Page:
PlayStation Team Reportedly “Blindsided” by Sony and Microsoft’s Azure Deal


When Sony Corp unveiled a cloud gaming pact with archrival Microsoft Corp, it surprised the industry. Perhaps no one was more shocked than employees of Sony’s PlayStation division, who have spent almost two decades fighting the US software giant.

Discussions between the two companies – which celebrated their union with an image of Sony boss Kenichiro Yoshida and Microsoft head honcho Satya Nadella shaking hands – were conducted at a level senior to the PlayStation division, the report continues. Eurogamer understands many at Xbox were similarly unaware of the decision, which was planned at a high level within Microsoft.

Such a union between two big console gaming rivals is naturally surprising – but it speaks to the importance of cloud-computing infrastructure and how the next generation of gaming hardware will demand it. And, of course, the threat of new rivals, Google and Amazon. The Sony-Microsoft deal has been in the works since last year, but negotiations were strictly handled by Sony senior management in Tokyo, without the involvement of the PlayStation team. When the partnership was announced,  it reportedly set off a wave of panic within the PlayStation team, with managers having to ensure employees this won’t impact the development of Sony next console. According to Asymmetric Advisors strategist Amir Anvarzadeh, Sony’s surprise team-up with Microsoft may come from a place of fear…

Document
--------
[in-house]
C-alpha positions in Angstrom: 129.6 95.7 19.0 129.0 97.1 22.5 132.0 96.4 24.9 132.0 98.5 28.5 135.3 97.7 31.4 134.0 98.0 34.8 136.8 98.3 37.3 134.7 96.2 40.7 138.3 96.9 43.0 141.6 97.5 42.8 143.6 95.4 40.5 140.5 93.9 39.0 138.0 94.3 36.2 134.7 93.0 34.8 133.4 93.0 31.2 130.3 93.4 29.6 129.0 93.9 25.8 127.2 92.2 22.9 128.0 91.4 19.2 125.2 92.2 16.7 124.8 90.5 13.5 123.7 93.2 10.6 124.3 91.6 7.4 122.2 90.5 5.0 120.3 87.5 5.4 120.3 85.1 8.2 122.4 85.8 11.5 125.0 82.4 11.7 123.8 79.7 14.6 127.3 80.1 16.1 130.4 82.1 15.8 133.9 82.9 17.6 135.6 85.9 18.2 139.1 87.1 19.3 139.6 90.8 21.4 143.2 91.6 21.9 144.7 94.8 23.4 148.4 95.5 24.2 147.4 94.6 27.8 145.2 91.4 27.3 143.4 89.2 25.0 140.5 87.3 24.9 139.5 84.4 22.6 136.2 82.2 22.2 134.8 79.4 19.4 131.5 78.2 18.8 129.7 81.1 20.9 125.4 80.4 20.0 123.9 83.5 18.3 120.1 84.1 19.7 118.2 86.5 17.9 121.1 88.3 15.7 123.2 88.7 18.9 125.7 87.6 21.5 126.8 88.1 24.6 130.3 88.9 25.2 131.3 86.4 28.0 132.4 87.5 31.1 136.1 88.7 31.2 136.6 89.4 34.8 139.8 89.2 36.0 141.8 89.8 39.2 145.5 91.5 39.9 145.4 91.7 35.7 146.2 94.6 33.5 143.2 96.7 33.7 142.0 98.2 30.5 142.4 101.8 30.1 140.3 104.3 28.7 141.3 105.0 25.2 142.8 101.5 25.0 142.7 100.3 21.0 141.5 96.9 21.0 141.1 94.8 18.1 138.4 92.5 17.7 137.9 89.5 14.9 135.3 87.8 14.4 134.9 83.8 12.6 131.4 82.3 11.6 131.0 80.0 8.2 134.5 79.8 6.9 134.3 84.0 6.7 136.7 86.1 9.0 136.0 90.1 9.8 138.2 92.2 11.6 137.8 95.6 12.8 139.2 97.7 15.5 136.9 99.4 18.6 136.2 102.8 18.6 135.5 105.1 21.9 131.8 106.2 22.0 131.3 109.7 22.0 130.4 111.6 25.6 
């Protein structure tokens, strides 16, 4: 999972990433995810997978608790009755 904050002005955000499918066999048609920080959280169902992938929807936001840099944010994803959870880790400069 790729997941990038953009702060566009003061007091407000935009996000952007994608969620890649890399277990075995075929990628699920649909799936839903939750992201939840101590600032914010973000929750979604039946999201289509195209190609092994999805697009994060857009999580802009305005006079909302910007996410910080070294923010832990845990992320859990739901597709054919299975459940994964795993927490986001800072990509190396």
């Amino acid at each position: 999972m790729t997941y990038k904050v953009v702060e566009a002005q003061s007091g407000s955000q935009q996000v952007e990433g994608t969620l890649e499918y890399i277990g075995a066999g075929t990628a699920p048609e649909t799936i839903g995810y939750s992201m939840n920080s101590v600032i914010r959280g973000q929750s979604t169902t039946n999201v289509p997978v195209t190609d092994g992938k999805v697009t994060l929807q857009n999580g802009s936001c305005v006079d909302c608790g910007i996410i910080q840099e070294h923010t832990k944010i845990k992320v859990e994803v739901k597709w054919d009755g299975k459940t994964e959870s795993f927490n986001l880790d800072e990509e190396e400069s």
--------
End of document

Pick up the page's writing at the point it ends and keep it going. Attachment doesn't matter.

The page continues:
Sony feels threatened by this [cloud gaming] trend and the mighty Google, and has decided to leave its network infrastructure build-up to Microsoft. Why would they sleep with the enemy unless they feel threatened?

Sony became the first big video game company to enter cloud gaming when it bought U.S. startup Gaikai Inc. in 2012 for $380 million. Three years later, it rolled out PlayStation Now, letting users play games hosted on servers miles from their living rooms. The service has since attracted 700,000 paying subscribers, but a decision to host it in-house has led to on-going complaints about choppy connectivity. “PlayStation Now has been a very limited service,” chief executive officer of DFC Intelligence.  Microsoft is going from being a competitor in a three-way console war to having their hands in every pot. That said, expect Google to make some aggressive moves to combat Microsoft’s planned game-streaming monopoly.